If you've ever driven around in downtown Pittsburgh, you know it's no picnic. In fact, it's whatever the opposite of a picnic is. Thanks to three converging rivers, the downtown area is a tangle of narrow bridges, stacked overpasses and barely sublimated Rust Belt aggression. Pittsburgh drivers are in it to win it.
Starting later this month, Uber customers in downtown Pittsburgh will be able to climb into specially modified Volvo XC90 sport-utility vehicles strapped with dozens of sensors, cameras, lasers and GPS components. The cars won't be completely roboticized — all vehicles will still have a human driver on board to supervise matters and take control if necessary.
Still, it's a Pretty Big Deal. If Uber follows though, the Pittsburgh experiment will be the first driverless car-sharing service to come to market. Uber is partnering with Volvo on the initiative, and the two companies plan to have around 100 self-driving vehicles on the street by the end of the year.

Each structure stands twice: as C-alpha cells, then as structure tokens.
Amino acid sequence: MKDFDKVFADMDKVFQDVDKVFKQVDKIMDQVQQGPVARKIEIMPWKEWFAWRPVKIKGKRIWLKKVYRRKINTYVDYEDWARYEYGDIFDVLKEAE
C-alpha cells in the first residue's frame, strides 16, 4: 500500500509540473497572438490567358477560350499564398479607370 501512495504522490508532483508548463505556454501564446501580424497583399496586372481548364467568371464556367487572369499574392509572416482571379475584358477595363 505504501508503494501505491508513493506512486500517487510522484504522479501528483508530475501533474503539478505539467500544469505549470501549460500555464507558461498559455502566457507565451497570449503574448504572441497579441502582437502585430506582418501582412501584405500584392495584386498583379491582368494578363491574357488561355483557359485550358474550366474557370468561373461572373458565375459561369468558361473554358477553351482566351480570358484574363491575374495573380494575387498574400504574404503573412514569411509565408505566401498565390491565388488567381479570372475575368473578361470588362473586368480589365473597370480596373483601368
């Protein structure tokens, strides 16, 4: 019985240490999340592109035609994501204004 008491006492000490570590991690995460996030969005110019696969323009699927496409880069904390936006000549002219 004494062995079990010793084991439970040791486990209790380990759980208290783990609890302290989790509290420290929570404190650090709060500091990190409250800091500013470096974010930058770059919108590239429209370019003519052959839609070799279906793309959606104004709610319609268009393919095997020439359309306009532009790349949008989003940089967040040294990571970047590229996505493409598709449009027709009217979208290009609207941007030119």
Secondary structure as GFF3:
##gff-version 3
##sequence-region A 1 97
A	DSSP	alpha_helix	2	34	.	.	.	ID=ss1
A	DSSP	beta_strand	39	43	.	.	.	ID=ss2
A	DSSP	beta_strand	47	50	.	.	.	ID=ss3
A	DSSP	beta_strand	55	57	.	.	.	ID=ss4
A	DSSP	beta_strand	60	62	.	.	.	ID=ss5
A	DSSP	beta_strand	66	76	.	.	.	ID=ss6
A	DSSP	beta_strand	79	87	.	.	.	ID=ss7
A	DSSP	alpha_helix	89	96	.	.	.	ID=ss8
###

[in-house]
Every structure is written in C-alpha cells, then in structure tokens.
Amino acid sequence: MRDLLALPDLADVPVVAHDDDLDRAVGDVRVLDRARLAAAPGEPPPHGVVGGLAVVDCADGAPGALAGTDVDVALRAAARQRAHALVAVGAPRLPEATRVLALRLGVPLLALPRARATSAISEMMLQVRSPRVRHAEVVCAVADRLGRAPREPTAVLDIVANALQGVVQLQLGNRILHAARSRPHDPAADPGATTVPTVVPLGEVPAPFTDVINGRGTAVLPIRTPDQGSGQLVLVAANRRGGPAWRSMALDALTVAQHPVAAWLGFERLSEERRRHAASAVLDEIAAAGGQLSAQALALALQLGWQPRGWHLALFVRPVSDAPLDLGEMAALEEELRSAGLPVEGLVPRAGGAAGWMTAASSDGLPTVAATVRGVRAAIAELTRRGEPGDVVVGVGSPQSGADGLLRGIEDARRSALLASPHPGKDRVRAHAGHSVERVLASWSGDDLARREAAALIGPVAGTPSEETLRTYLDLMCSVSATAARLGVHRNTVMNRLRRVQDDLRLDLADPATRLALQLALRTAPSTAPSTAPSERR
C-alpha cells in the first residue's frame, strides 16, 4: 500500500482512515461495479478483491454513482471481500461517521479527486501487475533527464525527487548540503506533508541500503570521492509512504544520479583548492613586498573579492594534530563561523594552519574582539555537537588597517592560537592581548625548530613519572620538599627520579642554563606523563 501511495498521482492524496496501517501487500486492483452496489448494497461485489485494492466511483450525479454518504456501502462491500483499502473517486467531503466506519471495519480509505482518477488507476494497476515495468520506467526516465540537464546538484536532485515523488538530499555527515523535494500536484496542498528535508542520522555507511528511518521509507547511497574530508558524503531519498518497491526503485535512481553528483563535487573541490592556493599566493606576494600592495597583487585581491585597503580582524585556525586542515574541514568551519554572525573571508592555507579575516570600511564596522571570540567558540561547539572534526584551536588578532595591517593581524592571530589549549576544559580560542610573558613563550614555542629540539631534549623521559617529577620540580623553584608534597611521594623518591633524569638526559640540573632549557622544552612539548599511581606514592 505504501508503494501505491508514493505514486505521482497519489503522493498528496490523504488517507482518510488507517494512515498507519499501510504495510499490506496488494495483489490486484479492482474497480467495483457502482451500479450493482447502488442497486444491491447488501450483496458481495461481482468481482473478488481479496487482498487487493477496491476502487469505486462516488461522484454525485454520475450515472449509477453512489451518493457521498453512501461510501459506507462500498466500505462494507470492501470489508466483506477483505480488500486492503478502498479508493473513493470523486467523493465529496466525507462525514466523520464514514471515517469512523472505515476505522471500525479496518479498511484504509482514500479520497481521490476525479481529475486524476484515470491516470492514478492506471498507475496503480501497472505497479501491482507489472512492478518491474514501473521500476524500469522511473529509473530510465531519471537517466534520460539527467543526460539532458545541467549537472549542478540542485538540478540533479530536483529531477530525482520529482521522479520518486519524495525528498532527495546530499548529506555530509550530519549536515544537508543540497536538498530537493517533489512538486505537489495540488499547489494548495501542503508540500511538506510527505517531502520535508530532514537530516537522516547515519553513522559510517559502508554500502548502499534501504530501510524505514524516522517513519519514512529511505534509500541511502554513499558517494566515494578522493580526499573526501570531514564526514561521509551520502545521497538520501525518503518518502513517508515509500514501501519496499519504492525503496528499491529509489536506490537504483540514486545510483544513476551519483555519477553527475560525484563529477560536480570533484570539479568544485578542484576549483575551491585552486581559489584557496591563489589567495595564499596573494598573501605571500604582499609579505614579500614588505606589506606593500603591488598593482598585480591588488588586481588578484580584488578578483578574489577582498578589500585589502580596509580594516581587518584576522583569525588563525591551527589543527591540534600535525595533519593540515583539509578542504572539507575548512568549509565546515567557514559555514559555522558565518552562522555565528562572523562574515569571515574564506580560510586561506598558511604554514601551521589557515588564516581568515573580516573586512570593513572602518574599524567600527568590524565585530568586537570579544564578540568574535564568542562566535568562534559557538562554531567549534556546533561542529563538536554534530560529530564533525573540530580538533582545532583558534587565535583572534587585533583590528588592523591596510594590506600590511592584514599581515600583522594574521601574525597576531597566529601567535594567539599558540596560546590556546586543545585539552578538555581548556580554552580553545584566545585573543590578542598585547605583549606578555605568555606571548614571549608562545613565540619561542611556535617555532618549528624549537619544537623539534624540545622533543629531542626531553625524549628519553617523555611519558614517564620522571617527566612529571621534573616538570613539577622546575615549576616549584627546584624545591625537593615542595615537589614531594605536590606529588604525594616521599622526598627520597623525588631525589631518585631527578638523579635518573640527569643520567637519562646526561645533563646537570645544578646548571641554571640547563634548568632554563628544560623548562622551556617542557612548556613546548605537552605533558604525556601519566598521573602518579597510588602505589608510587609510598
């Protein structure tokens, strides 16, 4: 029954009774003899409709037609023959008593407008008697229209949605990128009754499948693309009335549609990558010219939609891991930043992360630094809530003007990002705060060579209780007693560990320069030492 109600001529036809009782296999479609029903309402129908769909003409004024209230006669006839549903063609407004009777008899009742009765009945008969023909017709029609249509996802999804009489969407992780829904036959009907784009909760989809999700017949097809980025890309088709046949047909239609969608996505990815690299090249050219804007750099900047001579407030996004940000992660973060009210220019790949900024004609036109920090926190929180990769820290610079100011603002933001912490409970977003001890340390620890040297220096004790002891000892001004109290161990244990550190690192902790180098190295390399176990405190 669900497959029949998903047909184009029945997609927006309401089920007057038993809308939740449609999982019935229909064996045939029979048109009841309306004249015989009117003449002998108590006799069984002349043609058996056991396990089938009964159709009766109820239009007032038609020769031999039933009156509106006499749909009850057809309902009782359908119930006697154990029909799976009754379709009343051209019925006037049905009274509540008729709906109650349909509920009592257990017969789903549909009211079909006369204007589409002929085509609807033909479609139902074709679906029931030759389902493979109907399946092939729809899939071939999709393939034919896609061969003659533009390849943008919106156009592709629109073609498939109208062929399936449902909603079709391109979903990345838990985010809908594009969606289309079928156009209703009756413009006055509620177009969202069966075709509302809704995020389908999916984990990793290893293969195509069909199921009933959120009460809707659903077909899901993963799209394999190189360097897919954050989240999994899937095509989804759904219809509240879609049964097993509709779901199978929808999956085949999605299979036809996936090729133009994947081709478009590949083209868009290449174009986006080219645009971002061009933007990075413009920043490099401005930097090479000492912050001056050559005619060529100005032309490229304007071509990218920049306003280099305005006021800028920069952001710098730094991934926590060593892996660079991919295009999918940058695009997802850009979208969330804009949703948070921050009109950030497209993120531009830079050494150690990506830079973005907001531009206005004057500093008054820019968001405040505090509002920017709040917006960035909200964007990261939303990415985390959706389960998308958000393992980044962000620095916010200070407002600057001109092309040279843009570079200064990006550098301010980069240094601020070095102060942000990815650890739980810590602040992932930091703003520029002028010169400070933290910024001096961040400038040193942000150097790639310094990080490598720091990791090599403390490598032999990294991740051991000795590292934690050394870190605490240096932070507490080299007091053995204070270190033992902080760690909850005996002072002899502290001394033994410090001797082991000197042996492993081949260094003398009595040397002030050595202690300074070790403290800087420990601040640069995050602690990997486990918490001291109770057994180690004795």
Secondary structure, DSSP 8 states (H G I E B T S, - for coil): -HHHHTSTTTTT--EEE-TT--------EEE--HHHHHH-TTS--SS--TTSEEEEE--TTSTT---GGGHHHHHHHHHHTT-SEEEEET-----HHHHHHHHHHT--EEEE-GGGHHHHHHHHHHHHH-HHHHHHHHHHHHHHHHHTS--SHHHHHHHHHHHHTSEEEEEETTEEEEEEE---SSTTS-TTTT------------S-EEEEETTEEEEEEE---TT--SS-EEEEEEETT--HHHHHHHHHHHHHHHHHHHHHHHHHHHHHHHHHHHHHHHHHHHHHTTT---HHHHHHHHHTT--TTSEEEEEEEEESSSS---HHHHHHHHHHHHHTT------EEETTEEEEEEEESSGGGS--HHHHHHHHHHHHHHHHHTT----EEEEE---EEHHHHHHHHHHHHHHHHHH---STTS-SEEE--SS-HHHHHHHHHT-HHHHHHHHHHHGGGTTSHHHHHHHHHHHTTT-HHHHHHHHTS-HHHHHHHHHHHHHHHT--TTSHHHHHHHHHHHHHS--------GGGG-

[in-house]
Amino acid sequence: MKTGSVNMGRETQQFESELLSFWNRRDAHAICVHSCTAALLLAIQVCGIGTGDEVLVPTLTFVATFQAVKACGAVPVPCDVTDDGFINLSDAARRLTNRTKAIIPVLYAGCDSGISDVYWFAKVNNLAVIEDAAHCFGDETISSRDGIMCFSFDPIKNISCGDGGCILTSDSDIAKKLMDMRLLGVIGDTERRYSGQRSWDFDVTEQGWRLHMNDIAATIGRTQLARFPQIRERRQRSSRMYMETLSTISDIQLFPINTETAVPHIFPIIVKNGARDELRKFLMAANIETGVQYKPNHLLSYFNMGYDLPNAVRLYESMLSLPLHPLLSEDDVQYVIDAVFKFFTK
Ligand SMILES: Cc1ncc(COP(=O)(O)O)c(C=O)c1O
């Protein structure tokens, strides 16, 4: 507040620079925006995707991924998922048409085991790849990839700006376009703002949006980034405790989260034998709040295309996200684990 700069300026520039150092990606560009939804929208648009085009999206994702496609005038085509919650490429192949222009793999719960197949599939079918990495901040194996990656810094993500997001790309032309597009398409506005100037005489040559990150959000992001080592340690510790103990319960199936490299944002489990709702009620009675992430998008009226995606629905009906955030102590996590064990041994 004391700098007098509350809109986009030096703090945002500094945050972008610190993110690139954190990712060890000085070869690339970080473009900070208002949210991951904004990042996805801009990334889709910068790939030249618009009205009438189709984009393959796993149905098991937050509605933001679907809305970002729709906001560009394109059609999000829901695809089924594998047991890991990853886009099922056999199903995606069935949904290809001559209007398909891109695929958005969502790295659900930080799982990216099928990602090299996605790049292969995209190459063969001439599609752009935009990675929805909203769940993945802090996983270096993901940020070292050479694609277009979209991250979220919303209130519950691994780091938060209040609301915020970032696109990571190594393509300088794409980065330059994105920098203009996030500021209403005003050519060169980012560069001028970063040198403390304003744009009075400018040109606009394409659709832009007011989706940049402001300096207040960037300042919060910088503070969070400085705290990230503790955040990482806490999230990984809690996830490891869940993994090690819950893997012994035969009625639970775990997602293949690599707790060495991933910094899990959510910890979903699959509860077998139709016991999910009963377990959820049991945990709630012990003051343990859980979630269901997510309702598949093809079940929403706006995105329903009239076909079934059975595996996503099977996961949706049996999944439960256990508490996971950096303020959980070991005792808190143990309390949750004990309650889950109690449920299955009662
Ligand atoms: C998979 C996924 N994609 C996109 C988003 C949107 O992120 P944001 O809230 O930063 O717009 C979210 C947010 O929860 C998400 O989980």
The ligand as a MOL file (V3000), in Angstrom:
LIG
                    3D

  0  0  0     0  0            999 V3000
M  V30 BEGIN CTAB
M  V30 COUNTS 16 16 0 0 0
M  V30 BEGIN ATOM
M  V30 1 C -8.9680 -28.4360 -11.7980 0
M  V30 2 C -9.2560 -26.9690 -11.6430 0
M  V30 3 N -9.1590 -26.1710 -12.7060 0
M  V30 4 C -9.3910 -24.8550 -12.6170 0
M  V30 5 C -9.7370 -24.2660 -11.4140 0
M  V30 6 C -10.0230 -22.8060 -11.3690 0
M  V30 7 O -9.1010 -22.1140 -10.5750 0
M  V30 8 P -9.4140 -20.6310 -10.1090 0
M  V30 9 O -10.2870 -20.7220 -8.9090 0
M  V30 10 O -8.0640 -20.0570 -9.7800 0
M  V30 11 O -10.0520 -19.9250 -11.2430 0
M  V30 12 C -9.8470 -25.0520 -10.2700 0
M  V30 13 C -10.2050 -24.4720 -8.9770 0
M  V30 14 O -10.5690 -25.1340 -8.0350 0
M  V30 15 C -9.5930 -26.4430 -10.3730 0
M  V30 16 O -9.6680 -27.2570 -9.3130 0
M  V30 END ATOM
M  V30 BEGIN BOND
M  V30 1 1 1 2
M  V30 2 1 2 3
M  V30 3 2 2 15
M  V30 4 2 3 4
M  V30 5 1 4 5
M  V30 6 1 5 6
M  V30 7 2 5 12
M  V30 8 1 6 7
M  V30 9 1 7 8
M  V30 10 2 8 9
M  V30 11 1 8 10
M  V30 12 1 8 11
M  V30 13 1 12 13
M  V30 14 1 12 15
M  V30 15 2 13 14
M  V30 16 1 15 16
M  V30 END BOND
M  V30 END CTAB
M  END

In the first phase of the rollout, the dispatch of self-driving cars will be randomized. Call up a ride with Uber, and you may get one of those souped-up Volvos. If so, your ride will be free of charge. Uber plans to eventually partner with other automakers getting into the autonomous vehicle business, according to the Bloomberg report.
The Pittsburgh rollout itself isn't random, however. The city is home to Carnegie Mellon University's Robotics Institute, which has been very busy with autonomous vehicle research. Uber has been hiring experts in the area for the last couple of years. In fact, the upcoming public rollout is just part of an ongoing beta test that Uber's been facilitating on downtown streets for a while now.
Check out the Bloomberg article if you're at all interested in this stuff — it's a lengthy report and there are some genuinely intriguing details. It appears that Uber is going all-in on autonomous vehicles and has hired hundreds of engineers, roboticists and mechanics for the venture. Volvo and Uber hope to have a fully autonomous fleet on the roads by 2021. Go, Yinzers!
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Originally published on Discovery News.